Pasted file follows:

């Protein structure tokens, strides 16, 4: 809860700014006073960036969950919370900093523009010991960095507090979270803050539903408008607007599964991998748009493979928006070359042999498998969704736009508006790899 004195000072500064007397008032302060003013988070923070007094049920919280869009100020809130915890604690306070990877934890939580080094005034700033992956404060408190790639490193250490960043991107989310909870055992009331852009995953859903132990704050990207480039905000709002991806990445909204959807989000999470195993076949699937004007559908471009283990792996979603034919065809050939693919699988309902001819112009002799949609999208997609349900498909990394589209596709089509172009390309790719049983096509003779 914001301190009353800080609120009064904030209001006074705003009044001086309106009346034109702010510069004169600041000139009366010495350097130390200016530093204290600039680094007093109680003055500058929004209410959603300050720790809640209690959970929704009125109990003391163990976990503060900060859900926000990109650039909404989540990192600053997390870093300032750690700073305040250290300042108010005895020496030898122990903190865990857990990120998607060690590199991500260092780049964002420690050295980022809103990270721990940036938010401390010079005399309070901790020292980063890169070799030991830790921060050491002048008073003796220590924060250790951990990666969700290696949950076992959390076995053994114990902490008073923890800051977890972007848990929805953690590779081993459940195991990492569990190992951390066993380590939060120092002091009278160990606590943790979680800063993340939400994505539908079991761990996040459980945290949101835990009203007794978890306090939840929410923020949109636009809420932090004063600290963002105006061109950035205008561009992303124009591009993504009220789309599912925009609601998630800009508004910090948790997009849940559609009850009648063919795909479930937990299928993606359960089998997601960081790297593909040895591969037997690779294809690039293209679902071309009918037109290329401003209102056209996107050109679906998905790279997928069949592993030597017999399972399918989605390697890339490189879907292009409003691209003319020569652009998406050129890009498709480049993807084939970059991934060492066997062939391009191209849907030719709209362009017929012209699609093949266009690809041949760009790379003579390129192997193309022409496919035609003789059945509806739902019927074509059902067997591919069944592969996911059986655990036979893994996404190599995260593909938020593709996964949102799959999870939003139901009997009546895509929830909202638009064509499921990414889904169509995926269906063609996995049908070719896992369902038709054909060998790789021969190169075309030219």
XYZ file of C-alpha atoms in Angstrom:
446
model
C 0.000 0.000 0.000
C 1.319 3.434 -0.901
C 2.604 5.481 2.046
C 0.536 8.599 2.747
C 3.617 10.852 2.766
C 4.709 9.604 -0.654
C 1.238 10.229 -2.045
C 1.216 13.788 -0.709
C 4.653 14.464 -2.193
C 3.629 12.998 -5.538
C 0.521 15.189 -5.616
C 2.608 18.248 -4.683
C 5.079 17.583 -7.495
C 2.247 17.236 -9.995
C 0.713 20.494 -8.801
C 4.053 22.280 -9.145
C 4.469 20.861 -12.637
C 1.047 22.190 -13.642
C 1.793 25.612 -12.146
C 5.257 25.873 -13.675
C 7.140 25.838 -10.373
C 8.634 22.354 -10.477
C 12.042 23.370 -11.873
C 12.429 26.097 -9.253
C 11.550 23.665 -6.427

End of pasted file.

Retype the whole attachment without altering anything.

């Protein structure tokens, strides 16, 4: 809860700014006073960036969950919370900093523009010991960095507090979270803050539903408008607007599964991998748009493979928006070359042999498998969704736009508006790899 004195000072500064007397008032302060003013988070923070007094049920919280869009100020809130915890604690306070990877934890939580080094005034700033992956404060408190790639490193250490960043991107989310909870055992009331852009995953859903132990704050990207480039905000709002991806990445909204959807989000999470195993076949699937004007559908471009283990792996979603034919065809050939693919699988309902001819112009002799949609999208997609349900498909990394589209596709089509172009390309790719049983096509003779 914001301190009353800080609120009064904030209001006074705003009044001086309106009346034109702010510069004169600041000139009366010495350097130390200016530093204290600039680094007093109680003055500058929004209410959603300050720790809640209690959970929704009125109990003391163990976990503060900060859900926000990109650039909404989540990192600053997390870093300032750690700073305040250290300042108010005895020496030898122990903190865990857990990120998607060690590199991500260092780049964002420690050295980022809103990270721990940036938010401390010079005399309070901790020292980063890169070799030991830790921060050491002048008073003796220590924060250790951990990666969700290696949950076992959390076995053994114990902490008073923890800051977890972007848990929805953690590779081993459940195991990492569990190992951390066993380590939060120092002091009278160990606590943790979680800063993340939400994505539908079991761990996040459980945290949101835990009203007794978890306090939840929410923020949109636009809420932090004063600290963002105006061109950035205008561009992303124009591009993504009220789309599912925009609601998630800009508004910090948790997009849940559609009850009648063919795909479930937990299928993606359960089998997601960081790297593909040895591969037997690779294809690039293209679902071309009918037109290329401003209102056209996107050109679906998905790279997928069949592993030597017999399972399918989605390697890339490189879907292009409003691209003319020569652009998406050129890009498709480049993807084939970059991934060492066997062939391009191209849907030719709209362009017929012209699609093949266009690809041949760009790379003579390129192997193309022409496919035609003789059945509806739902019927074509059902067997591919069944592969996911059986655990036979893994996404190599995260593909938020593709996964949102799959999870939003139901009997009546895509929830909202638009064509499921990414889904169509995926269906063609996995049908070719896992369902038709054909060998790789021969190169075309030219």
XYZ file of C-alpha atoms in Angstrom:
446
model
C 0.000 0.000 0.000
C 1.319 3.434 -0.901
C 2.604 5.481 2.046
C 0.536 8.599 2.747
C 3.617 10.852 2.766
C 4.709 9.604 -0.654
C 1.238 10.229 -2.045
C 1.216 13.788 -0.709
C 4.653 14.464 -2.193
C 3.629 12.998 -5.538
C 0.521 15.189 -5.616
C 2.608 18.248 -4.683
C 5.079 17.583 -7.495
C 2.247 17.236 -9.995
C 0.713 20.494 -8.801
C 4.053 22.280 -9.145
C 4.469 20.861 -12.637
C 1.047 22.190 -13.642
C 1.793 25.612 -12.146
C 5.257 25.873 -13.675
C 7.140 25.838 -10.373
C 8.634 22.354 -10.477
C 12.042 23.370 -11.873
C 12.429 26.097 -9.253
C 11.550 23.665 -6.427